This has to be the most camp statue I've ever seen. Approaching it from its right, it looks all rather heroic and steeped with derring-do. But when one gets round the front, one realises it's really just some bloke and his sword loitering about waiting for a boyfriend with a beard fetish and a love of metallic tights to show up.
In truth, I rather like the idea of gay warriors. Warfare would be less brutal, I should think, were it a requirement that all the participants be gay. There'd be a bit more hair pulled out, I suppose, and some hurtful fashion comments tossed in, but not so many soldiers coming home in boxes. I think I should write a story about a gay army. I wonder if I can make it humorous without resorting to worn stereotypes and tired homophobic stuff.
The statue stands outside the rejuvenated Palm House in Sefton Park, one of Liverpool's oldest and grandest public parks. I'm not entirely sure whose statue it is. The name is written on the plinth that forms part of the statue proper, but I can't make it out in the photo, and rather foolishly didn't take notes. If I pop back there at some point I'll edit in the identity.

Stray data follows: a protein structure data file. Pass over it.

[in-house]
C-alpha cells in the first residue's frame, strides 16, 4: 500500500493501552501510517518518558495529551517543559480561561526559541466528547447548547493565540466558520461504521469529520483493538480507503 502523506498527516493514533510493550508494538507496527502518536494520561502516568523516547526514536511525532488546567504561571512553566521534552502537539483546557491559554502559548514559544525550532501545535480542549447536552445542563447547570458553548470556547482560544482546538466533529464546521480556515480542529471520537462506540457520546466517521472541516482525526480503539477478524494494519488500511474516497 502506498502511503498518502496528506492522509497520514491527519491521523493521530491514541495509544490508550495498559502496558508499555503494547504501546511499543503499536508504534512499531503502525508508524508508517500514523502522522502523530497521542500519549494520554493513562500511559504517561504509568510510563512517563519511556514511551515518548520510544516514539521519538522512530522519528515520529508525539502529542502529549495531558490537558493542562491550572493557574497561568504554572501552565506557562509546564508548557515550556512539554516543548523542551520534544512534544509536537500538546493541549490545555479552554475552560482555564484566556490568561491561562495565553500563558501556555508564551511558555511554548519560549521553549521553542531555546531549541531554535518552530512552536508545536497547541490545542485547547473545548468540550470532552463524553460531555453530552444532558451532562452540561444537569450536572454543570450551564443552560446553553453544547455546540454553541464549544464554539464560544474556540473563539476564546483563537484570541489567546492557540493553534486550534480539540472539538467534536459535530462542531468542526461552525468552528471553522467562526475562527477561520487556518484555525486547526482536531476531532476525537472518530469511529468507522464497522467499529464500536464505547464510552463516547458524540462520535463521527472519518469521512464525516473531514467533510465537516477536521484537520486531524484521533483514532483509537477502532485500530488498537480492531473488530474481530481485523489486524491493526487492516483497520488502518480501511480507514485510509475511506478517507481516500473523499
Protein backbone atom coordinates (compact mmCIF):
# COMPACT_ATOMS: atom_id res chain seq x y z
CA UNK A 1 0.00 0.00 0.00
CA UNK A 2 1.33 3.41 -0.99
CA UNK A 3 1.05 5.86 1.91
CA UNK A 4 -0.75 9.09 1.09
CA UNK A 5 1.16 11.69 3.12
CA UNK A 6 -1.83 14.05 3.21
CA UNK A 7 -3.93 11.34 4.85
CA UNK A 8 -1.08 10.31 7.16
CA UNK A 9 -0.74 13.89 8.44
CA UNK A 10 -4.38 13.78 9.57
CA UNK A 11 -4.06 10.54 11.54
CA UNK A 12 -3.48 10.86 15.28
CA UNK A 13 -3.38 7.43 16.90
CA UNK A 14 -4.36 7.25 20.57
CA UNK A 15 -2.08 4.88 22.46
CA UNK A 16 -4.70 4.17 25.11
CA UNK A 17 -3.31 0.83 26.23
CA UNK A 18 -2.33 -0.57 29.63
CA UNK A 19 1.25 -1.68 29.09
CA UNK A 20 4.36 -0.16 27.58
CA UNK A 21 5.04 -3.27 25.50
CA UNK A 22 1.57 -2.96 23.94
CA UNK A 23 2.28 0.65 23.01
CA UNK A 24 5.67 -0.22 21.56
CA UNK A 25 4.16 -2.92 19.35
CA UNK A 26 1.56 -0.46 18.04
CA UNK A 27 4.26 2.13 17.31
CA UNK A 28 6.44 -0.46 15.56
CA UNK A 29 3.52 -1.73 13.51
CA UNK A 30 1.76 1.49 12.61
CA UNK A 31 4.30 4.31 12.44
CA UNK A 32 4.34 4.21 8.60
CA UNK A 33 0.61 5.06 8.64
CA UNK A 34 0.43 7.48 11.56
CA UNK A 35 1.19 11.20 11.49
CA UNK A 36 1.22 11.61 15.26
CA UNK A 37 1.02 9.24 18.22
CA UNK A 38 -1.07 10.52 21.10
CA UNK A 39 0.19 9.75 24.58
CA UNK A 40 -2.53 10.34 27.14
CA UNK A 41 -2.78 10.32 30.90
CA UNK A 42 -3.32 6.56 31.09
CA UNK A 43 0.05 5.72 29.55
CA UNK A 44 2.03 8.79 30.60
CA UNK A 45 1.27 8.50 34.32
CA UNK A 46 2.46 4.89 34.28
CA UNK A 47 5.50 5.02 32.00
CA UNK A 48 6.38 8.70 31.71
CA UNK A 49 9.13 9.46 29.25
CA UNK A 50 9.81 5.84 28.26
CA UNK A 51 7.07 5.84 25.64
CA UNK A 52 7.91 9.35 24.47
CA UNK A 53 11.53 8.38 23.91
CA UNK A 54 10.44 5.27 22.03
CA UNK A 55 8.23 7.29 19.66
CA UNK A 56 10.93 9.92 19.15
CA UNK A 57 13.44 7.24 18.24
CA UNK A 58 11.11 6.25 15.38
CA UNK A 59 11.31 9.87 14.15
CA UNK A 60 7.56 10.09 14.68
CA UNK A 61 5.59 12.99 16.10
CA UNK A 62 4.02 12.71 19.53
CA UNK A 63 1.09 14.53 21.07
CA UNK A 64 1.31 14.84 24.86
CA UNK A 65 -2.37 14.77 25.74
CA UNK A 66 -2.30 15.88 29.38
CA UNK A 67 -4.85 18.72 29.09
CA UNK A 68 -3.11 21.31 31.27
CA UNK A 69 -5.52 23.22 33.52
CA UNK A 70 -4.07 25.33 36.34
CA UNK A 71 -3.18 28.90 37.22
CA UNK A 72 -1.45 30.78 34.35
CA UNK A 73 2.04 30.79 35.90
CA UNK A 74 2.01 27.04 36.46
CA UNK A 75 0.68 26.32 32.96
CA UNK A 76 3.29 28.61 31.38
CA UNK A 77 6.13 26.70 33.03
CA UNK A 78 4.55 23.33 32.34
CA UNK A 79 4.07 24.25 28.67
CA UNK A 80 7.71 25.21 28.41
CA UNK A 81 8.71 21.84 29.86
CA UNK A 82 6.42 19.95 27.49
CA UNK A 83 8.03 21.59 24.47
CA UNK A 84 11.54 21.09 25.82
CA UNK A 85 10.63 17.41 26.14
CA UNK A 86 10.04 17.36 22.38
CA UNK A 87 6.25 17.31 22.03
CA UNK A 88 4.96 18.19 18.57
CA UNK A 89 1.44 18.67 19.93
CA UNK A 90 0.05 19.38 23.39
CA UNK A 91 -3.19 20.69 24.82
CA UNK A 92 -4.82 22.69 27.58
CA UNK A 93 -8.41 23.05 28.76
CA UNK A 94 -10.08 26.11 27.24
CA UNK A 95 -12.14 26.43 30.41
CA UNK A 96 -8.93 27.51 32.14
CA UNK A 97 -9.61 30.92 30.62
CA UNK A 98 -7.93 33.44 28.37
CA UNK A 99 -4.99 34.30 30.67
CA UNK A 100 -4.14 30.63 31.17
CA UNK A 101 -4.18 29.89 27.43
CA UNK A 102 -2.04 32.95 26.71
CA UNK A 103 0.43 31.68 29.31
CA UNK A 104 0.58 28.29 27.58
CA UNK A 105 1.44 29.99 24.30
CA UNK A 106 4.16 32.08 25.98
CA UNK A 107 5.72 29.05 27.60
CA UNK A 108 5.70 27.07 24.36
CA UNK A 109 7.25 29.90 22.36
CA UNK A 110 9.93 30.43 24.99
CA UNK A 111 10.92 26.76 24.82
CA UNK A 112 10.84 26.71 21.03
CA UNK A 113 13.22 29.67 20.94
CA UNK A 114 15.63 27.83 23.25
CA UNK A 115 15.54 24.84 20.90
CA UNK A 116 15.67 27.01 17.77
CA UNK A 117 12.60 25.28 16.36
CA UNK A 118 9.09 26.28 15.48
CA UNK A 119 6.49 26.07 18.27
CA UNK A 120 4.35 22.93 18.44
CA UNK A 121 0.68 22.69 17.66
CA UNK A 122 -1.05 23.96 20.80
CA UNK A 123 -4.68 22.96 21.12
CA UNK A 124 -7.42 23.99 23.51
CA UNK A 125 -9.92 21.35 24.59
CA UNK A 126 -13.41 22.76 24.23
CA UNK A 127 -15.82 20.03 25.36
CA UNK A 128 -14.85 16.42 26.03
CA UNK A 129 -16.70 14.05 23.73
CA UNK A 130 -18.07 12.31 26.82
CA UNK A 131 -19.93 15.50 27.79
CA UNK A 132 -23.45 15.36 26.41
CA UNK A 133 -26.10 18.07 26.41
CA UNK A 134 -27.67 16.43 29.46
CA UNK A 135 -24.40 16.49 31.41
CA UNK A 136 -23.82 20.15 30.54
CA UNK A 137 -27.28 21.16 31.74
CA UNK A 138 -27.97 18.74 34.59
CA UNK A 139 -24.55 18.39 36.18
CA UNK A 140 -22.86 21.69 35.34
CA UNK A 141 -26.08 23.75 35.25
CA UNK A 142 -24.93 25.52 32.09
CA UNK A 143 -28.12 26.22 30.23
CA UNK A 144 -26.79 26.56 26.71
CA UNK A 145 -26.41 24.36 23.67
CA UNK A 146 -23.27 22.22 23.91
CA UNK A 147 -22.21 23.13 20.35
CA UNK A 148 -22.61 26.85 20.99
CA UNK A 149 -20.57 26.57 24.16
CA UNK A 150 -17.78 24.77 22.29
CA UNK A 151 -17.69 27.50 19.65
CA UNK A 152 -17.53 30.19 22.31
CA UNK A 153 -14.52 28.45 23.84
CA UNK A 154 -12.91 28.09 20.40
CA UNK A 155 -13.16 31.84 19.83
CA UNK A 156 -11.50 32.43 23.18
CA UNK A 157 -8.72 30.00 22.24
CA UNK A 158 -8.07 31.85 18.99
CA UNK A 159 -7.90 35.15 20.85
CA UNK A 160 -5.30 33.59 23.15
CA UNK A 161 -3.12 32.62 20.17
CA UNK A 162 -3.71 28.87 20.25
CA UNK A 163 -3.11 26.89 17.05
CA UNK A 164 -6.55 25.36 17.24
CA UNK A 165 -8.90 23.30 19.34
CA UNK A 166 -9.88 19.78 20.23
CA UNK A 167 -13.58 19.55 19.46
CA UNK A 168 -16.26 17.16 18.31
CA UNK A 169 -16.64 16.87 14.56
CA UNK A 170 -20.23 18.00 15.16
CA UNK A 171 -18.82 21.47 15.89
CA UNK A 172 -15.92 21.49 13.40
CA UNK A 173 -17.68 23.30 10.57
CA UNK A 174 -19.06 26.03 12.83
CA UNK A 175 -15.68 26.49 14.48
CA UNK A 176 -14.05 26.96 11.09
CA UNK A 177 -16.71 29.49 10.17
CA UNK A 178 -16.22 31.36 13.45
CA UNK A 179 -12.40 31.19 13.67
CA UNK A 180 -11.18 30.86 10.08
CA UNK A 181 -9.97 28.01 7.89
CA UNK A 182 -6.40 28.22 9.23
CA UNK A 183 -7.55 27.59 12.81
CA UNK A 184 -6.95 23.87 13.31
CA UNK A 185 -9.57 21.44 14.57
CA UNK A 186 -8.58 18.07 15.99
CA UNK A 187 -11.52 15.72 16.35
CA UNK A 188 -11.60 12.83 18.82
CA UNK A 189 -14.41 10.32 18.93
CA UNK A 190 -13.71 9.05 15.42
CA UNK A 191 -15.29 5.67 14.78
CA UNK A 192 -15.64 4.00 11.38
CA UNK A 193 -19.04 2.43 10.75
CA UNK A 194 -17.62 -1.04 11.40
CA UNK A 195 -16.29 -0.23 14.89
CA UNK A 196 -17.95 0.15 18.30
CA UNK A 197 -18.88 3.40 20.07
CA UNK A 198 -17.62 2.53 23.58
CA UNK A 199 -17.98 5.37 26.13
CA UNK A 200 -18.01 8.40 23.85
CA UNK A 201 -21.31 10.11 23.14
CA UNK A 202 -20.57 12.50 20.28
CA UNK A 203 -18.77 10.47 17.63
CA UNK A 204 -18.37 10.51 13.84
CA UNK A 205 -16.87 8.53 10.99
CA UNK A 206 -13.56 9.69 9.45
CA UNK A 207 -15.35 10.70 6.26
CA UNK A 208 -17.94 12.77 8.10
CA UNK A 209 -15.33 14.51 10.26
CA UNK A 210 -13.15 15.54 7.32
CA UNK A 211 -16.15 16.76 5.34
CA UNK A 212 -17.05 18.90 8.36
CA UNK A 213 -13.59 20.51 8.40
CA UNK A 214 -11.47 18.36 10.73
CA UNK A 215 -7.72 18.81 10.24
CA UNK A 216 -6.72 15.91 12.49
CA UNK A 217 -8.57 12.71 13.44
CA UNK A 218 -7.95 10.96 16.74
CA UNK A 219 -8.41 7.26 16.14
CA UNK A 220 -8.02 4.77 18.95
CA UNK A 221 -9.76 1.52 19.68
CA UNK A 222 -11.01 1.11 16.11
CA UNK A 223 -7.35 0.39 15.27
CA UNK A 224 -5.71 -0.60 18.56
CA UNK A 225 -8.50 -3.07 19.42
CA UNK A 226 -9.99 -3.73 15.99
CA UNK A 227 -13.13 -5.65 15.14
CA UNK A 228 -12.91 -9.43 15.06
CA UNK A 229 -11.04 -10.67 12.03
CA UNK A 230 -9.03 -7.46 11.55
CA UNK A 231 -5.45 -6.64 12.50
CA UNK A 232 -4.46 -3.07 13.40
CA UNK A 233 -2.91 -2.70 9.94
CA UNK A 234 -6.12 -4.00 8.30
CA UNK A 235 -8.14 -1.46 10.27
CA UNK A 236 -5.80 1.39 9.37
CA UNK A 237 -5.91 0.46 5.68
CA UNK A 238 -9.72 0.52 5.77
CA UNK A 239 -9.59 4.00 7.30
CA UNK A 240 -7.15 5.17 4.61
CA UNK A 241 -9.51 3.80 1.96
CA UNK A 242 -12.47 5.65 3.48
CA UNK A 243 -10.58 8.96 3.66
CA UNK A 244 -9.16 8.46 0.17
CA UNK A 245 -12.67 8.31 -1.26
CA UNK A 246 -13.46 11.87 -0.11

The Ballad of Robinson Clyde - Alex's latest story *The Ballad of Robinson Clyde* is out now at Emerging Worlds. Its a lyrical kind of a story that put me in mind of J.G. Ballard.
3 days ago